I learned this cheese cake at Genius r us , a culinary school for parent and child, and a place which Sheen and I absolutely enjoyed bonding over... and the best part? I need not worry about the vomitous cleaning up!
The cheesecake usually requires some skills, so I am surprised when this class was offered to masak-masak baker.
It is basically a mixture of cream cheese, milk, and butter, flour, egg yolk being folded into the stiff-whisked egg white to create the volume and leavening. If this step is done correctly, the cake will be light and airy... not quite the same as what you get in the japanese restaurant but good in it's own way.
In the class, the kids jostled to do the mixing, and in their frivolous enthusiastic, they ended up mixing (instead of folding), and losing a far bit of air in the process. The end game was a rather dense and heavy cheesecake. Moreover some blending ain't properly done, so I get some bit of the cream cheese mixture at the bottom of the cake.
So yesterday I baked another one; double the lemon juice and added zest from half a lemon. It makes the cake more tangy. I like it cos it lightens the taste of the heavy cheese.
It was brought to a family gathering and was whacked like tornado has just visited!
- Gwen-In can't wait for the rest to finish eating before the dessert was served.
- Sheen savouring the whipped cream. To him that's Creme de la Creme.
My bake notes :
- The dry heat in the oven will dry up the cake, and you won't achieve the cottony texture. An easy old way is to place the baking tray over a tray of water, somewhat like the water bath, to create a steamy environment that the cheesecake thrive on. This is known as bain marie in the books.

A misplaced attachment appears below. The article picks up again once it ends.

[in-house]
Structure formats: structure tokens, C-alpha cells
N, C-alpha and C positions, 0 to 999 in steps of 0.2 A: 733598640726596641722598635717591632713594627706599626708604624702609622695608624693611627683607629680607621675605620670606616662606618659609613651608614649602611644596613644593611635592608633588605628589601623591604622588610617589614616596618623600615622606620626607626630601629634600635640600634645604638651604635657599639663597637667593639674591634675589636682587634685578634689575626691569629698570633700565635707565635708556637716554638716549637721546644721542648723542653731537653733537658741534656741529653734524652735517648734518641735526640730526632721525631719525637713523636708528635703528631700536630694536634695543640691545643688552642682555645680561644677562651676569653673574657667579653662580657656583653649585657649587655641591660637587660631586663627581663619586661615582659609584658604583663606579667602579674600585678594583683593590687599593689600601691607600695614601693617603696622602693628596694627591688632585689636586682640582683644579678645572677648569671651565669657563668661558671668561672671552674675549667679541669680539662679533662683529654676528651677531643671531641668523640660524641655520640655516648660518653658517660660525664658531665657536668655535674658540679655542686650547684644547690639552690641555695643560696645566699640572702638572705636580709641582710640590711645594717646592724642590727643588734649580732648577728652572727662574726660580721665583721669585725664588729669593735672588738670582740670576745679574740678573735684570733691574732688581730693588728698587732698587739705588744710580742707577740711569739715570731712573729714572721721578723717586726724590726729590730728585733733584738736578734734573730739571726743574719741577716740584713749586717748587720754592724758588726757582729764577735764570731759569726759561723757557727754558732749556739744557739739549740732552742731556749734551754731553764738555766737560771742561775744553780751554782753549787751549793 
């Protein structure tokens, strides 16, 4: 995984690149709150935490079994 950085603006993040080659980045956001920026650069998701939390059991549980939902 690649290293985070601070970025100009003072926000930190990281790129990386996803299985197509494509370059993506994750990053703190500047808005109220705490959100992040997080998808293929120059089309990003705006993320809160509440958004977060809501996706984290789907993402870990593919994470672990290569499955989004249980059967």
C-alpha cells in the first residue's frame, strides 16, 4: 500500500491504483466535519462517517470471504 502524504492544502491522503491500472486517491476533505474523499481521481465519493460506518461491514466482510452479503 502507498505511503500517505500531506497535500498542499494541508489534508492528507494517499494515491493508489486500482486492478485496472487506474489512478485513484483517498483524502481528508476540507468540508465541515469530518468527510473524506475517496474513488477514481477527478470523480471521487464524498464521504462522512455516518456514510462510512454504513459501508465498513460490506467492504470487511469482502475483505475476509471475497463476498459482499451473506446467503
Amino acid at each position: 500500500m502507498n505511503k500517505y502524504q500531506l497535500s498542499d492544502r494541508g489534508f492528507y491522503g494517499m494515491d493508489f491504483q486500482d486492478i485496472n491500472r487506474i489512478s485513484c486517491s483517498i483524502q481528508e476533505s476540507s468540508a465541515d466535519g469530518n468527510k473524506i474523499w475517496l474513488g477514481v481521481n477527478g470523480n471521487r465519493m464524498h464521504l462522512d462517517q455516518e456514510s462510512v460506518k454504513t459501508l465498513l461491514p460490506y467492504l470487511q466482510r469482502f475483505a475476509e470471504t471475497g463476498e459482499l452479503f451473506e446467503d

- Pass the cream cheese mixture through a sieve before folding in the egg white will ensure smooth batter.
- To ensure the cake does not sink when taken out of the oven, bake at low temperature. This gives a slow and steady rise, and ensure it stays there :-)
- After it was baked, I left the oven door ajar (half open) for 30min. I am not sure if this step applies to japanese cheesecake but I did anyway to avoid possible cracks on the cake. BTW, I noticed my cake still have small cracklines...
Unlike the european and new york cheesecake, this version is really soft, fluffy, melt in the mouth and not too sweet. But.... i won't be baking this often cos it uses helluva eggs... half of my "monthly allocation"!